*Update* -- Language development - what is going on?? — The Bump
Babies: 9 - 12 Months

*Update* -- Language development - what is going on??

themarquis0themarquis0
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edited December 2013 in Babies: 9 - 12 Months

I am starting to get concerned about DD's (about to turn 9 months) language development.  I know that all babies develop on their own timeline and blah blah blah, but I'm starting to think that something might not be quite right.

DD makes lots of noise and is very 'vocal' but is not babbling.  For example, she says a lot of vowel sounds,  rasberries, coos, squeals, etc.  In the last two months or so she's started to *sort of* make consonant-like sounds.  So she can sort of do a muffled 'b' sound.  She can make sort of a muffled 'mmm' sound.  No 'd' or other consonants.  No clearly combining consonants and vowels, so no 'ba', da', 'ma', etc.  I may have heard her say 'ga' at one point but I'm not sure.  She does say 'hoooo' and 'gooo' but I don't think those really count because they sound more coo/vowel like.  Definitely no repeated 'syllables' like ba ba ba or whatever.

The kicker is I went and started watching random you tube videos of babies and realized DD doesn't sound *anything* like babies of her age.  I looked at videos of 9., 8, 7, and 6 month olds - she doesn't sound like them.  She sounds more like 4 and 5 month olds.  I also looked at the ages and stages evaluation for 9 months and she would score a zero on the communication part because of the lack of babbling and some other stuff.

She *does* wave, point, and clap.  She usually responds to her name.  She does not seem to recognize any words as far as I can tell and has never said anything at all word-like.  Her development in all other areas is normal.

Thoughts?  Do any of you have a baby with slow language development?  What is going on?

Re: *Update* -- Language development - what is going on??

  • DS says bababababa and makes the MMMM sound and GA sound but no words. I am not concerned at all and hes 10 mos old. hes totally fine! She will get there, just make sure you talk to her all.day.long. Point to items "Baba, Baba, say Baba". we do that all the time. Now if i say Wheres Elmo? He turns and looks in the right direction. He is very smart...just no clear words yet. and thats ok with me.
  • I posted about this a few days ago if you look a couple of posts under "babbling worries." I had (still have?) the same worries and brought it up at DD's 9 month appointment and she sent us to get evaluated by Early Intervention. When I called them they said that it's too early and to wait until 12 months to test.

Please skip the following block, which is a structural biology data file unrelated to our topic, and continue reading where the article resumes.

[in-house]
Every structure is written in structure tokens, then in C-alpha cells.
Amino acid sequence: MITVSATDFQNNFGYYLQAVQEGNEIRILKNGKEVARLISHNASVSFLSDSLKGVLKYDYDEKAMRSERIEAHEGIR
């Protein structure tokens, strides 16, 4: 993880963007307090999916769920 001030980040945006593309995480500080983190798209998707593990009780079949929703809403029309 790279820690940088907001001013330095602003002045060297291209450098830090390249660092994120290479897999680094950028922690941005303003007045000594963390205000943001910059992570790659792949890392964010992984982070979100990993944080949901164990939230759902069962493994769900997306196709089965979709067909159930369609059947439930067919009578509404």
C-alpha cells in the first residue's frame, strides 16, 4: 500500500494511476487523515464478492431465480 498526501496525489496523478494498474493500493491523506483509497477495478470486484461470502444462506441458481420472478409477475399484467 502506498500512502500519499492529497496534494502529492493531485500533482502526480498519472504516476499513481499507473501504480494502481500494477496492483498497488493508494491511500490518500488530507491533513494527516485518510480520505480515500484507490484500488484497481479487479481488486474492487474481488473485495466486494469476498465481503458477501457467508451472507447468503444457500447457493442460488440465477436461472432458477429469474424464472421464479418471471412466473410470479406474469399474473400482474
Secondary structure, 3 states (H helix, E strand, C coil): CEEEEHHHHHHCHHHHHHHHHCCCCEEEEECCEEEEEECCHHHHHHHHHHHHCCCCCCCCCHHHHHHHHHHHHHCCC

We just practice "mama, baba, dada" type sounds with her daily and do lots of play time and hopefully she'll catch on and start repeating it. Otherwise at 9 months there isn't really anything they can do. 
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  • My 9 month old doesn't do the usual gagagag or babababa or anything.  She clearly says "Mum" and "Dada" in context, all day long and started this about 6weeks ago.  Usually when she wants our attention or isn't getting what she wants.  She is constant noises like you say but never did the usual mamamamam, dadadadadada, bababababa or gagagaagaga type sounds.

    I would be more concerned if a baby wasn't communicating or conversing than them not babbling in textbook style.  Does your baby look at you and make noises.  Does she repeat noises you make (not the same noise but that conversation of you make a noise, they make a noise and back and forth).  When you walk in the room does baby make noises at you, when you leave a room do they get upset and make noise etc. 

     

     

  • Thanks, folks.  we do have her 9 month appt on friday and are going to talk to the ped then.  I think I'd like to ask about early intervention (it would be nice to have a professional take a listen even if there isn't much to be done at this point) andalso ask for a hearing test. 

    DD generally seems bright and developmentally on track, makes lots of noises, and is very responsive to us, so I guess it's likely she's just a bit behind in this one area and will catch up. Hopefully!  But we will get her checked out anyway.
  • DS babbles, squals, gargles, etc. But he doesn't wave, point, or really repeat things I say. He's started clapping. It just kinda sounds like your DD may have been working on other skills first. I also sing a lot to him. You could always try that too.

  • sounds fine. Sometimes they learn new things at different points. DD straight up stopped babbling for a week and just made a sound like a motorboat (like "brrrrrrrr" with her lips) every time she was trying to communicate.